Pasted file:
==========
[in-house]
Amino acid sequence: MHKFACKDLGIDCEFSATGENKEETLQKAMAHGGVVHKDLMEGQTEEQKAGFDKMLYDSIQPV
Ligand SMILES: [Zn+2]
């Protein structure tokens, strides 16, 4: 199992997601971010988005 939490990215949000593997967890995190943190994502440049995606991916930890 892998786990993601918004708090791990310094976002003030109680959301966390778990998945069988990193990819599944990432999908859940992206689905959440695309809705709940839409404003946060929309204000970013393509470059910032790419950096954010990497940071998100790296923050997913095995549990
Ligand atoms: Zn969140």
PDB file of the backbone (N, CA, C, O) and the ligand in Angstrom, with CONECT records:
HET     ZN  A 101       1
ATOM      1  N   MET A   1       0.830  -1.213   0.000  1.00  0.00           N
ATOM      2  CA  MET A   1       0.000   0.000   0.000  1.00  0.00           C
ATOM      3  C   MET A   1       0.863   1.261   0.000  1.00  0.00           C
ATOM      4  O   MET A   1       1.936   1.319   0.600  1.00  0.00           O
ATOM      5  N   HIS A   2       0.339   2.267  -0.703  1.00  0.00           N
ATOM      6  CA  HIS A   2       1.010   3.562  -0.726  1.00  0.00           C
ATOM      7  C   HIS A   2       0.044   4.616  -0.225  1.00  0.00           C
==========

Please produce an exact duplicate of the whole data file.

[in-house]
Amino acid sequence: MHKFACKDLGIDCEFSATGENKEETLQKAMAHGGVVHKDLMEGQTEEQKAGFDKMLYDSIQPV
Ligand SMILES: [Zn+2]
């Protein structure tokens, strides 16, 4: 199992997601971010988005 939490990215949000593997967890995190943190994502440049995606991916930890 892998786990993601918004708090791990310094976002003030109680959301966390778990998945069988990193990819599944990432999908859940992206689905959440695309809705709940839409404003946060929309204000970013393509470059910032790419950096954010990497940071998100790296923050997913095995549990
Ligand atoms: Zn969140």
PDB file of the backbone (N, CA, C, O) and the ligand in Angstrom, with CONECT records:
HET     ZN  A 101       1
ATOM      1  N   MET A   1       0.830  -1.213   0.000  1.00  0.00           N
ATOM      2  CA  MET A   1       0.000   0.000   0.000  1.00  0.00           C
ATOM      3  C   MET A   1       0.863   1.261   0.000  1.00  0.00           C
ATOM      4  O   MET A   1       1.936   1.319   0.600  1.00  0.00           O
ATOM      5  N   HIS A   2       0.339   2.267  -0.703  1.00  0.00           N
ATOM      6  CA  HIS A   2       1.010   3.562  -0.726  1.00  0.00           C
ATOM      7  C   HIS A   2       0.044   4.616  -0.225  1.00  0.00           C